I’m back in the US,  but I can’t go without saying….

While in Mexico for a year, I developed an addiction that will be hard to get out of my blood, and certainly out of my heart, and that is my addiction to Mexico City. I visited five times–about a three-hour bus ride from Queretaro– and I was trying to figure out a way to get back there before I left. It did not happen. (I will just have to save up and get Aeromex from O’Hare.) And I will be back. The electricty that runs through me at the thought of this second largest city in the world will need recharging.A summer storm rolls in over La Reforma

I first visited late into my PC service, and when I finally did, I followed the usual routine: Go to the main plaza and figure it out from there. I was headed to the Zocalo anyway, to the Maya exhibit at the National Palace. I had no idea what I woud see when I came out of Juarez, one of the many streets that radiate from the central plaza. The Zocalo is 10 acres, anchored by the Cathedral, the largest in the world, and it seemed that Mexico had shown up that day, or at least a good percentage of the 30 million who live there.  I never saw so many people in one place at one time. A boy pulling a tarp heaped with scarves almost knocked me over. Everyone was selling something, or going somewhere. Where? Crowd-control fences  help direct the hoards moving  in and out of the metro stop to the dozens of neighborhoods surrounding this city on the plateau.

In front of the cathedral...Mexicans dressed for every occasion, in colorful indigenous skirt and vest, and bullet-proof vest

In front of the cathedral…Mexicans dressed for every occasion, in colorful indigenous skirt and vest, and bullet-proof vest

I just stood there, out of the way, gawking, which is  not a good idea–especially in Mexico City. You have to look like a big-city person. But now I had seen the big-city mother of them all. I have wanted to write about it, but I feel like that little kid pouring the ocean into a hole in the sand. I’d just had to pour more and more…

The Maya exhibit, thousands of years of history written on stone, still grips me. The shophistication, the horror–the smiles and terror etched on the faces. The two laughing statues with their pets–some things do not change, even in thousands of years. I spent a whole afternoon there, after wandering into an architectural museum on Juarez where I meant to stay a minute. Right. Hours later after studying sketches, the work of Barragan and O’Gorman, the beginnings of the building of Mexico City, a city built on a Lake Texcoco that the Aztecs had accommodated with canals, boats, gardens and pyramids–which the Spanish promptly destroyed, filling in the lake, killing off the people.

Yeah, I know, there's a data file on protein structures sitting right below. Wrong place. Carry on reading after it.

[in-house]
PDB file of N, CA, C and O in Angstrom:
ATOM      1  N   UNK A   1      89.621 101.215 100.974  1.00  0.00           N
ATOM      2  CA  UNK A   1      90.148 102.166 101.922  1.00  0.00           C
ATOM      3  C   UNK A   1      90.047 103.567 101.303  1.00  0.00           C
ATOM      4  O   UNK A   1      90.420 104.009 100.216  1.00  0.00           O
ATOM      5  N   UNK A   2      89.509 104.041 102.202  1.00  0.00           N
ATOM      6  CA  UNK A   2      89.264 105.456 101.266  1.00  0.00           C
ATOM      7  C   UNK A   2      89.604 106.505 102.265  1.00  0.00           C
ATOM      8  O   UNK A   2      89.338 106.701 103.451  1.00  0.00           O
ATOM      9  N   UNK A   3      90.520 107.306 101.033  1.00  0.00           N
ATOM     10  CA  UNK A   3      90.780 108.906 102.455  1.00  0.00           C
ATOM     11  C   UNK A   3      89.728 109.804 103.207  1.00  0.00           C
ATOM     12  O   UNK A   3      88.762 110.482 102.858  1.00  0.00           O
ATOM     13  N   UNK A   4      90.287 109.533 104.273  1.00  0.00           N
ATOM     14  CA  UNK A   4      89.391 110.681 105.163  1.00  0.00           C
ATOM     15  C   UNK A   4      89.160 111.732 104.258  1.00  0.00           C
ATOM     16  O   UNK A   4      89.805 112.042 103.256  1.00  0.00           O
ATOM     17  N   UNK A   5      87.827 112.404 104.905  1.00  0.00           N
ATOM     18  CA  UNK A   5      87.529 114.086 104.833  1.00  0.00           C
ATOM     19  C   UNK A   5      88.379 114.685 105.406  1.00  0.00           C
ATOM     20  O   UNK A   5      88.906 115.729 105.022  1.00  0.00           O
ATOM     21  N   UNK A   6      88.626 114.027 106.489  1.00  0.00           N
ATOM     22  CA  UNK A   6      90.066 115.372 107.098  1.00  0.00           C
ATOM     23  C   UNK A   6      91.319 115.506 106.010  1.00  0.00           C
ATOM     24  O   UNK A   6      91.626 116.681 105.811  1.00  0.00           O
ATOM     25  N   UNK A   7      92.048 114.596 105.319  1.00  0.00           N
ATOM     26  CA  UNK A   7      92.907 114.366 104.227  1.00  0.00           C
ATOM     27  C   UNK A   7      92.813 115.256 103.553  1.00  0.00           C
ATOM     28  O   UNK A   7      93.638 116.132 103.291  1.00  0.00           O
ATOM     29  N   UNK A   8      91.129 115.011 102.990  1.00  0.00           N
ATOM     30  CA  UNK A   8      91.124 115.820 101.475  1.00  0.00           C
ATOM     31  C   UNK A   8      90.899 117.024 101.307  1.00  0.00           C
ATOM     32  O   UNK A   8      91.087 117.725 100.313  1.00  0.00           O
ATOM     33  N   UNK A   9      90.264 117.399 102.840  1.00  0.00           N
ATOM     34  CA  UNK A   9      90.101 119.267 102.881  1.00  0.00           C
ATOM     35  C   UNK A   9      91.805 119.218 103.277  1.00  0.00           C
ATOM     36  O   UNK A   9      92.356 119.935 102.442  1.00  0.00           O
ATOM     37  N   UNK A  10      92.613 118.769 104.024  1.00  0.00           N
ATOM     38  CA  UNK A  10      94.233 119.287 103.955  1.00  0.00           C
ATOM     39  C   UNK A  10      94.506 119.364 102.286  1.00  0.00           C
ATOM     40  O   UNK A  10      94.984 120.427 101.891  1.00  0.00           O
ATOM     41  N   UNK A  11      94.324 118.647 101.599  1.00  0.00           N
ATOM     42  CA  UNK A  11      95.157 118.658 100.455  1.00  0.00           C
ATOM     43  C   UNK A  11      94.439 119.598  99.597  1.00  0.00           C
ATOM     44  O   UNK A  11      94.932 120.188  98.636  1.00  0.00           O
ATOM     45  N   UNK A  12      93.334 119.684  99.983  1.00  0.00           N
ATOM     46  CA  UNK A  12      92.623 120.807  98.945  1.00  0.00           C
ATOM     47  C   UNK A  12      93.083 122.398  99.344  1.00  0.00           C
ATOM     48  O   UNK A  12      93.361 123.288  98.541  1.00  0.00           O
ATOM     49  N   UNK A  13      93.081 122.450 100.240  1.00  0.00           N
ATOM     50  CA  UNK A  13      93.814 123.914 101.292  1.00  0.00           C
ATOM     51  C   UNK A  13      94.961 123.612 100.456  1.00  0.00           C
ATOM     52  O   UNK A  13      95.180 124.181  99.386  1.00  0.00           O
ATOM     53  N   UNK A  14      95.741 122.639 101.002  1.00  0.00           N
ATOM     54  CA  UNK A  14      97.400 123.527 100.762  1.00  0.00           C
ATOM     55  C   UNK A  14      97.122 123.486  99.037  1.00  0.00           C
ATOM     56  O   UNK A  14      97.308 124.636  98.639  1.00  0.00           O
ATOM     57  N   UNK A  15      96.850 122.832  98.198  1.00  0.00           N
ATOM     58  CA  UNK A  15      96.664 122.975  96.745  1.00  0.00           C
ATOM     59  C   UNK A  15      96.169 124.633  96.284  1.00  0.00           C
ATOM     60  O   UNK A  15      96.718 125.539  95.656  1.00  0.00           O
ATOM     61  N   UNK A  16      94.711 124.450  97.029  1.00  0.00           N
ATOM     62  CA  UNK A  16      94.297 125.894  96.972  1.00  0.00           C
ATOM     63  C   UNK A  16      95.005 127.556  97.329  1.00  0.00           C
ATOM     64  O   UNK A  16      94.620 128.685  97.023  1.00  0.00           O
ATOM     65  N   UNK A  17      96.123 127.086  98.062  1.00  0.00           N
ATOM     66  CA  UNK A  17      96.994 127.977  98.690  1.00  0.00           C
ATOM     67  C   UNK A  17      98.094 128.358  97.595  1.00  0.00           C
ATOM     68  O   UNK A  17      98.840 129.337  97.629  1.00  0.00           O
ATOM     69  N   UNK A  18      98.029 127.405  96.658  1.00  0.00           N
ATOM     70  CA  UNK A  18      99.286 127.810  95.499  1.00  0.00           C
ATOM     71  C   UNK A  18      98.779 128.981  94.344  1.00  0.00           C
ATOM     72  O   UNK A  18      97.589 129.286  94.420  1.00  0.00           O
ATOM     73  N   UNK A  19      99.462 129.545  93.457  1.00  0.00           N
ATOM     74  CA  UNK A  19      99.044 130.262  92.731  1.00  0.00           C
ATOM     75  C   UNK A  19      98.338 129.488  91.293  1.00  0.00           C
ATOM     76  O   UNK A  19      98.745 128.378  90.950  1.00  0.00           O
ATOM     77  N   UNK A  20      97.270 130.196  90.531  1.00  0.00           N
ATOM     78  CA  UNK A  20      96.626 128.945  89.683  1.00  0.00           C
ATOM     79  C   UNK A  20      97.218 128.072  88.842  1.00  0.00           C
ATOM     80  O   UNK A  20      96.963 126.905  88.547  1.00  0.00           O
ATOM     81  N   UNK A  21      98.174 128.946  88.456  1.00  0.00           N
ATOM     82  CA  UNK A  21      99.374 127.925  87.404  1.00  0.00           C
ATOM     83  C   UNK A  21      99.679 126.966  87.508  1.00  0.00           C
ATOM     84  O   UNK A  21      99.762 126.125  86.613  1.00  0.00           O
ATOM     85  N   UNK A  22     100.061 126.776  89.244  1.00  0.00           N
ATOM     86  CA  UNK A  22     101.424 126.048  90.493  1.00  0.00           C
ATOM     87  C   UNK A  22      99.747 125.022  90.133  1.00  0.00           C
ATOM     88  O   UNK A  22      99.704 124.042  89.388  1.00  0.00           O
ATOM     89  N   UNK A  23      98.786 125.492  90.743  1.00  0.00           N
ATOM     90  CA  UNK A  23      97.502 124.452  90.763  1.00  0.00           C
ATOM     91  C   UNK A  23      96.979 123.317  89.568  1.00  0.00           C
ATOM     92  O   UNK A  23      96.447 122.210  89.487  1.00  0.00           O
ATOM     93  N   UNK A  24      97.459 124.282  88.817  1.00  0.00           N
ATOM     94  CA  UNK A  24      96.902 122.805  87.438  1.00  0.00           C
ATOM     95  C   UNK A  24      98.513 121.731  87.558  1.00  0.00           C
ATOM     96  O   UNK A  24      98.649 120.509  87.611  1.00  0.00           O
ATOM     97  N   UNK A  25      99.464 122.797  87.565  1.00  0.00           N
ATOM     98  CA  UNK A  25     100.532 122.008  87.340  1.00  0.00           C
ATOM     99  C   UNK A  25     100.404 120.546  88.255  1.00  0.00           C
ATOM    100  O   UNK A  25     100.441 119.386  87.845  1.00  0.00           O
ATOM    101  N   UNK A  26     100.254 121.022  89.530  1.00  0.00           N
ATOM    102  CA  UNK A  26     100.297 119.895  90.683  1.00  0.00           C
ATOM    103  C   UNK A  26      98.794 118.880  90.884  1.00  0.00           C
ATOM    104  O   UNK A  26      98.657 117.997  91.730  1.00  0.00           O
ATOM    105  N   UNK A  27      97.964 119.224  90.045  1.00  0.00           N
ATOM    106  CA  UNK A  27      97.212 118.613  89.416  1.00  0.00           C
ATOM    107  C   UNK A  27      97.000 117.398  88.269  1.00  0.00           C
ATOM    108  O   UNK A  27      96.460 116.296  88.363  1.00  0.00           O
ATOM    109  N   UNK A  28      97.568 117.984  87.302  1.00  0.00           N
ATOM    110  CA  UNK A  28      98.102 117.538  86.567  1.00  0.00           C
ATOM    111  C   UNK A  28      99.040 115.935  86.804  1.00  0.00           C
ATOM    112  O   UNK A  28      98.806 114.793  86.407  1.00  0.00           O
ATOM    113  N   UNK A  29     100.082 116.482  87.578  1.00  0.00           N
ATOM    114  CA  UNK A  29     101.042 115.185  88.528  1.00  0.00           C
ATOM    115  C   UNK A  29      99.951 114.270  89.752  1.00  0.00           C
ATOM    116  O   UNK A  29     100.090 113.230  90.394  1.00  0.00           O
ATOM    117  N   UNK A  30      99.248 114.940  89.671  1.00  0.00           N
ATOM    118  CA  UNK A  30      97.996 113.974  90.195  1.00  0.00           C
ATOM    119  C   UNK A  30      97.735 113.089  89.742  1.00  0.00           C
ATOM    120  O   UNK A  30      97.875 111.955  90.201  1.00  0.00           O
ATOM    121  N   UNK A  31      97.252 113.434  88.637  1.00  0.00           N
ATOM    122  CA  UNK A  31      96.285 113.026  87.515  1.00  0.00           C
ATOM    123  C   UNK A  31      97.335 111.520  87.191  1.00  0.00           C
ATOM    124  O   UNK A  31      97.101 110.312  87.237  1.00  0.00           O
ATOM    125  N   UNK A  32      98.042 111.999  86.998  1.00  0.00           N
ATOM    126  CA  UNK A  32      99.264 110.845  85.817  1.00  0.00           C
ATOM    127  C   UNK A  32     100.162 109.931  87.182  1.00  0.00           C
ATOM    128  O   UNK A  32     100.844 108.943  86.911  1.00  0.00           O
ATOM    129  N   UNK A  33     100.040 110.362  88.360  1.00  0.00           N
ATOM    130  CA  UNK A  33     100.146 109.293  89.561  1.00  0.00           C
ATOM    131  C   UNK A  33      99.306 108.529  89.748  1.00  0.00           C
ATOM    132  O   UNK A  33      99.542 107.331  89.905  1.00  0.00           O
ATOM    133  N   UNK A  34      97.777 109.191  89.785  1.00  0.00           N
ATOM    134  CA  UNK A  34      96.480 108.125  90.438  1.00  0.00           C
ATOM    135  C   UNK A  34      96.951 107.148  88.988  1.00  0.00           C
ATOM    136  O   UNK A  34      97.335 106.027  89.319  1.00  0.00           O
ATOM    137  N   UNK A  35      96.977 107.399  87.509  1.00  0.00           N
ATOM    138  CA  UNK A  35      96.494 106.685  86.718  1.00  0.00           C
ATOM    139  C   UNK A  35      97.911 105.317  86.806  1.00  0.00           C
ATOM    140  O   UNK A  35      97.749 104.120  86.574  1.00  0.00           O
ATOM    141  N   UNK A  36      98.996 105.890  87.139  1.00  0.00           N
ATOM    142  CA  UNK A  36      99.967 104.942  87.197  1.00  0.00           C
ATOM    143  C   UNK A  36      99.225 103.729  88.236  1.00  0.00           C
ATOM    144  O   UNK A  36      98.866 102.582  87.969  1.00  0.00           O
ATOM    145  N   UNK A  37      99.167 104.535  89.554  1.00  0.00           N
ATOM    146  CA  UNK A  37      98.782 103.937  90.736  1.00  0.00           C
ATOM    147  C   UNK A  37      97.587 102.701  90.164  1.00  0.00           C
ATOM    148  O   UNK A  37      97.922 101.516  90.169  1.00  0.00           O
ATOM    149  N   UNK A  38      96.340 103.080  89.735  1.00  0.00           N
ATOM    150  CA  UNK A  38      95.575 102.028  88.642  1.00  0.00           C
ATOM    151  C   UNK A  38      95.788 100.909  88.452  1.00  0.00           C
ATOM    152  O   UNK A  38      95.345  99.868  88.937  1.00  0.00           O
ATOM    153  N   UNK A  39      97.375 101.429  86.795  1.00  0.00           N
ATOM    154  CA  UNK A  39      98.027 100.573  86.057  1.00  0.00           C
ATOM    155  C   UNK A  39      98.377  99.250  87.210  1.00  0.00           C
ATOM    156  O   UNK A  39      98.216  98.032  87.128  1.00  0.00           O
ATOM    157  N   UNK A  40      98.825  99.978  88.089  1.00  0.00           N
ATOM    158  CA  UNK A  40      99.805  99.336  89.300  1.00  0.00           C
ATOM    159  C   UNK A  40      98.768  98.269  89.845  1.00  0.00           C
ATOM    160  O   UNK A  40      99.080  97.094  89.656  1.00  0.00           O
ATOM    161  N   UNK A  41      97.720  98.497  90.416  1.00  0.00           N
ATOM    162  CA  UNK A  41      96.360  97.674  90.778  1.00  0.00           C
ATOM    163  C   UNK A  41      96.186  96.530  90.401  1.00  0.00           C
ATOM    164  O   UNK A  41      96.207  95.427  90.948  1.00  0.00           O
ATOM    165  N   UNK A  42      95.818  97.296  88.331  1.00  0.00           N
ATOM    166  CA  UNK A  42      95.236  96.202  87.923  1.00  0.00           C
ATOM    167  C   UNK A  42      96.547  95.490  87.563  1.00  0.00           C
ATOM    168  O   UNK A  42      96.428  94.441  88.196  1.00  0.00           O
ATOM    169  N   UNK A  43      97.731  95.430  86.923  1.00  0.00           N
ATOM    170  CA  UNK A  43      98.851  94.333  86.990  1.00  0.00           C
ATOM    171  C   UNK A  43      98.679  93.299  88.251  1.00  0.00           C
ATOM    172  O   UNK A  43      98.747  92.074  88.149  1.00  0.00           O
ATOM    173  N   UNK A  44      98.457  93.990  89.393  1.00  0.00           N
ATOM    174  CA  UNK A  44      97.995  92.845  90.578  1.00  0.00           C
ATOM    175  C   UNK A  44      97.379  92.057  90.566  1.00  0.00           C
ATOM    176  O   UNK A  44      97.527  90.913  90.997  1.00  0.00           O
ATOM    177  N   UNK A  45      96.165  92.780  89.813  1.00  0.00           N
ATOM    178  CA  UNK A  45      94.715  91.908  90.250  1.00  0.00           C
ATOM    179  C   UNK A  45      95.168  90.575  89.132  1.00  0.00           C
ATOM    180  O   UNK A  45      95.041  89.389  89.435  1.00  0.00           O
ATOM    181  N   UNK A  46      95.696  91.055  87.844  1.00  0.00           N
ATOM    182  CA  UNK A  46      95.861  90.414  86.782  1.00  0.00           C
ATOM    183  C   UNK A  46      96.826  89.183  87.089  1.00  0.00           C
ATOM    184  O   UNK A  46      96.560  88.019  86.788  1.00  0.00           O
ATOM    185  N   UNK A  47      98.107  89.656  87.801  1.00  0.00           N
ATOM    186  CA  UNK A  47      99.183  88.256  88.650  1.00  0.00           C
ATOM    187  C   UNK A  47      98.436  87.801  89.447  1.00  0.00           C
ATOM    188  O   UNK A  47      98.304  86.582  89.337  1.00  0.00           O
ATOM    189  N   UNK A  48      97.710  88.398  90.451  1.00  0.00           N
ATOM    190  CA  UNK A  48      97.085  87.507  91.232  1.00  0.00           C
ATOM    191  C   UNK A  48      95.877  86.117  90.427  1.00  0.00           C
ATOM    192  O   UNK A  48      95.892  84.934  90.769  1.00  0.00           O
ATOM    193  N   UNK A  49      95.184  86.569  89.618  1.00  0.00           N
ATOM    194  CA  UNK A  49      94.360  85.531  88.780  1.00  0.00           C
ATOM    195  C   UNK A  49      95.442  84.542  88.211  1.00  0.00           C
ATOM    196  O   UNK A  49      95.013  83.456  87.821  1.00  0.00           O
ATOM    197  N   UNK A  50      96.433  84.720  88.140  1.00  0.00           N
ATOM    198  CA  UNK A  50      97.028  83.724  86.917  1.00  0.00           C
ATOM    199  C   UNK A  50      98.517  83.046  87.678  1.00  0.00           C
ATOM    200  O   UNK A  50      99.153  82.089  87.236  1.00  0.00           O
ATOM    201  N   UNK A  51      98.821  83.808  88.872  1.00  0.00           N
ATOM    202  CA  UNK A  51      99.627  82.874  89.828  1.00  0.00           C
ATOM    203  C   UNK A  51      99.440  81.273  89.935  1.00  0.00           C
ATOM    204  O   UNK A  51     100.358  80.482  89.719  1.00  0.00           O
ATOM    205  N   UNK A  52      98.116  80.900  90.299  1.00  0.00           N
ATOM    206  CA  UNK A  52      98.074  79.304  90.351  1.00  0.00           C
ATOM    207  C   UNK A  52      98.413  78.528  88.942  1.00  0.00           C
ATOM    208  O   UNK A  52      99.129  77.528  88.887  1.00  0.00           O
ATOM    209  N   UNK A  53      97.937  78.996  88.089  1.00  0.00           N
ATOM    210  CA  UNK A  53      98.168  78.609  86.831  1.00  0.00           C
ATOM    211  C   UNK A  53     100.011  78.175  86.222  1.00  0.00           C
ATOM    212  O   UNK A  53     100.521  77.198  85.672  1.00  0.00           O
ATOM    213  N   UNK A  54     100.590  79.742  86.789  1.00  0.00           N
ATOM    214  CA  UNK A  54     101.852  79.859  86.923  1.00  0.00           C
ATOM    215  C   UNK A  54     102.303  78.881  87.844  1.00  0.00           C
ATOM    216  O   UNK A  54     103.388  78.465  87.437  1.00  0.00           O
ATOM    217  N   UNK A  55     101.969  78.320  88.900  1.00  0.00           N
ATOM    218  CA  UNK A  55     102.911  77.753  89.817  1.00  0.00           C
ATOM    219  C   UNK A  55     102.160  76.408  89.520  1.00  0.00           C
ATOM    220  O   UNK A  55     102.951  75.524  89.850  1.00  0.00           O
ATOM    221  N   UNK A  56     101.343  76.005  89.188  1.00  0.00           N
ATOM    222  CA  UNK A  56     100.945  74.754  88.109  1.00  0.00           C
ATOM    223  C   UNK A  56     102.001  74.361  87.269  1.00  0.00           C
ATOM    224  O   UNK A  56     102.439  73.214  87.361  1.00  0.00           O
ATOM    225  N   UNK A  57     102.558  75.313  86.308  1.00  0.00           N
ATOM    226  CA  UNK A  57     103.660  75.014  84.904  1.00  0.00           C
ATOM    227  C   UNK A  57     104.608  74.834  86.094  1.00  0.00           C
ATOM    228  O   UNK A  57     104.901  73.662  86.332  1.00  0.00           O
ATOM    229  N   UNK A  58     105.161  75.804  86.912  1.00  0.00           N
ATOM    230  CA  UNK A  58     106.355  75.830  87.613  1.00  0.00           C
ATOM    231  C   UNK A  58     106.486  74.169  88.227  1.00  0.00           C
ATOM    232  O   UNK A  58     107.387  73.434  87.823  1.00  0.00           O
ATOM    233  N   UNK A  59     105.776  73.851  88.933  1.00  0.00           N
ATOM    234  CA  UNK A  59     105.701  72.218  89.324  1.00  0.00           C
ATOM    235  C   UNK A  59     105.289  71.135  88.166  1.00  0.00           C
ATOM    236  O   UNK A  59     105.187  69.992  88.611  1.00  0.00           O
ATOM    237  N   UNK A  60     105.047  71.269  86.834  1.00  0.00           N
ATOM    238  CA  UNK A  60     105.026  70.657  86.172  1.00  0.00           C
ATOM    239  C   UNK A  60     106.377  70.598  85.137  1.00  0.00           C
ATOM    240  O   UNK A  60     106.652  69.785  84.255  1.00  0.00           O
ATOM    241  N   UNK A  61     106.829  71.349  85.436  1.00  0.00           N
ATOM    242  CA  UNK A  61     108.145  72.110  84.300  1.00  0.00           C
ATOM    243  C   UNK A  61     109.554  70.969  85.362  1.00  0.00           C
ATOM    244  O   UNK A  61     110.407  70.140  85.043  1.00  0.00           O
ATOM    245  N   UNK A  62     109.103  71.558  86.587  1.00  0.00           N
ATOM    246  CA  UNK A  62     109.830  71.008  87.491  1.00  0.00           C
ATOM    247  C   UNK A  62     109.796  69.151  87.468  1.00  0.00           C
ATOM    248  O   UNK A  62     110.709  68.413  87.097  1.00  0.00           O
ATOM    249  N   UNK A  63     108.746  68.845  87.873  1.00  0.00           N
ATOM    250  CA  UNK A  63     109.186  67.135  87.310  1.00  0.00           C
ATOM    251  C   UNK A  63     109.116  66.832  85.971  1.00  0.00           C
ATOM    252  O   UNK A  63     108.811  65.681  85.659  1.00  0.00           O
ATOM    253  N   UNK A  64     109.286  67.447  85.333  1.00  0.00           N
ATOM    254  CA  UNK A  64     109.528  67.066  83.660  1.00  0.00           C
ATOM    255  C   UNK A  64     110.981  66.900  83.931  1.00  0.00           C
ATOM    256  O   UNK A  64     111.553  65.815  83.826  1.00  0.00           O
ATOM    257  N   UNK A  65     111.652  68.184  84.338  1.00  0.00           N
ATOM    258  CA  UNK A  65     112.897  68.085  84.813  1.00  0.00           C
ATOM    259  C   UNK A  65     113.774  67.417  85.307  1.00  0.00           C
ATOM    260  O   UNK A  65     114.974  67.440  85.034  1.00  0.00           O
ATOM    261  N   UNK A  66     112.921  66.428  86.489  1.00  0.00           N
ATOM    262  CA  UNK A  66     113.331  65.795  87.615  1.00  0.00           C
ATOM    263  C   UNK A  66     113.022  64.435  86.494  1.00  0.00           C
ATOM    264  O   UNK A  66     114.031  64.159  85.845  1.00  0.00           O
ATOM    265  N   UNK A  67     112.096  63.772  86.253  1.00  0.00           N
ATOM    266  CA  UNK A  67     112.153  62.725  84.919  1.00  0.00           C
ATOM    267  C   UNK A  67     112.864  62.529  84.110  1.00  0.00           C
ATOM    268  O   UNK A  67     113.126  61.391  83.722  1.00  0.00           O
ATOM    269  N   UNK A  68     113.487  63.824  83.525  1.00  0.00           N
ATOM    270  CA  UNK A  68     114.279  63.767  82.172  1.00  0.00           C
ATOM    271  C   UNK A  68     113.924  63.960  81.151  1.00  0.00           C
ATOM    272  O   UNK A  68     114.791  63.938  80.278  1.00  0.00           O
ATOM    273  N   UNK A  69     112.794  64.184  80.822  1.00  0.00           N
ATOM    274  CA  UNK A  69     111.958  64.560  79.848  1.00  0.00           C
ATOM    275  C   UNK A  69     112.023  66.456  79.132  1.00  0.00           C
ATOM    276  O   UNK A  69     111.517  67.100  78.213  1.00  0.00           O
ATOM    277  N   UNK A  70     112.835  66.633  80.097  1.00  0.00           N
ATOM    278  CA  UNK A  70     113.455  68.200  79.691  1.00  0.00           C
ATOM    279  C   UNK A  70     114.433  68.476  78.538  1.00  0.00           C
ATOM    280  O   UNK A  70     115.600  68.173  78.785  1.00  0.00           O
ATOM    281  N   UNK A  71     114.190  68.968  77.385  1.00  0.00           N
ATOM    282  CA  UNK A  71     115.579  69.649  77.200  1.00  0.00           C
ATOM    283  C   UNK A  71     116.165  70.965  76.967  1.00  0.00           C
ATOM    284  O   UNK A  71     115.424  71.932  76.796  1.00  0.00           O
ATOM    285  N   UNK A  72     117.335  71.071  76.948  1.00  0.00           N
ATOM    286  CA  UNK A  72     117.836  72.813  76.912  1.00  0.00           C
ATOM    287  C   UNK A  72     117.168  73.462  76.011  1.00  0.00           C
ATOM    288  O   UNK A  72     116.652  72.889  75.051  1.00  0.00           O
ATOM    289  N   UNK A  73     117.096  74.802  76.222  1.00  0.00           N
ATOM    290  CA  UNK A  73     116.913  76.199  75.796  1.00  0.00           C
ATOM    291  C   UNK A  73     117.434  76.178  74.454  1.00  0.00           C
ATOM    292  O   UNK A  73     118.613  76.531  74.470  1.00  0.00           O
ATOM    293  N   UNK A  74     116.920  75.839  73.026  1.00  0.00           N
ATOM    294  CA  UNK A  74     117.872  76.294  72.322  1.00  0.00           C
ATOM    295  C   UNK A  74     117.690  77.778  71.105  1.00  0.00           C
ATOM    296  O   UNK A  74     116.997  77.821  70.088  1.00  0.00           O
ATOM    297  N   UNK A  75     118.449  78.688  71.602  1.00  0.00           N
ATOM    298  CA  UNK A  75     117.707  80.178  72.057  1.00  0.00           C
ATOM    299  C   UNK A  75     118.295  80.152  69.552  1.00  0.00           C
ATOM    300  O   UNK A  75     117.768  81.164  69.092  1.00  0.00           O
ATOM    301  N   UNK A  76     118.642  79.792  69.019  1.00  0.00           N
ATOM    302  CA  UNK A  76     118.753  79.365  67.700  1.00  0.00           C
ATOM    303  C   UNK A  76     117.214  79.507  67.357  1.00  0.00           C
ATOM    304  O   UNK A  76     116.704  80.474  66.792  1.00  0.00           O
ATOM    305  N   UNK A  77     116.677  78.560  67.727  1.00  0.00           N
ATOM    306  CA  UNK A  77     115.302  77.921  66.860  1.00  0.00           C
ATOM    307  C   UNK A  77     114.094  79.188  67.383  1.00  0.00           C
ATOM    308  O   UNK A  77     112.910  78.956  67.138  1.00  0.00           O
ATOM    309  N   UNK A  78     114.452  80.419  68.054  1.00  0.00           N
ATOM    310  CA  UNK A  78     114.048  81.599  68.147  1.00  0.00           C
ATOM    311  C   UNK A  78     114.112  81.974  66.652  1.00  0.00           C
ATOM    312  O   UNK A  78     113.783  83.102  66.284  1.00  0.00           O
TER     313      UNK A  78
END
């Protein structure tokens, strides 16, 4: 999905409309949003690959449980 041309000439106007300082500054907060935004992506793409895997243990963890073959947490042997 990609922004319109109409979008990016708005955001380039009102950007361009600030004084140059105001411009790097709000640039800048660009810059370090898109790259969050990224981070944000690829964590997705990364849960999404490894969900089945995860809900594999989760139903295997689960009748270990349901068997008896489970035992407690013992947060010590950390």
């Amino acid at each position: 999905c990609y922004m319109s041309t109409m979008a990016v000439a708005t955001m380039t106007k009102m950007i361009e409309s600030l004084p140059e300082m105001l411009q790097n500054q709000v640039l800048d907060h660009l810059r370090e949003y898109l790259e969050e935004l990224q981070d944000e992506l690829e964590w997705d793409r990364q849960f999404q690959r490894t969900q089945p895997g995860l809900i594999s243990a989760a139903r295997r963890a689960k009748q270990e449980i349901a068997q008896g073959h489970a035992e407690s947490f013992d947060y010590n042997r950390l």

The Aztec Empire--detail from Diego Rivera's vast, fabulous murals in the National Palace on the Zocalo

The Aztec Empire–detail from Diego Rivera’s vast, fabulous murals in the National Palace on the Zocalo

When Cortes saw Tenochtitlan (Mexico City) for the first time, he reported to the king that it outrivaled Babylon and all of the greatest cities of the world. They had to have it. As if in retribution, Mexico City is sinking. I can only hope that Moctezuma is smiling somewhere.

When excating next to the Zocalo, the Mexicans unearthed one of the grandest temples to the gods ever discovered: The Templo Mayor. To walk the paths through the ruins, to see the altar of sacrifice, the black lava rocks and statues, the serpents dug up, is, in a word, thrilling.

At the Templo Mayor, figures rest against steps of the pyramid.

At the Templo Mayor, figures rest against steps of the pyramid.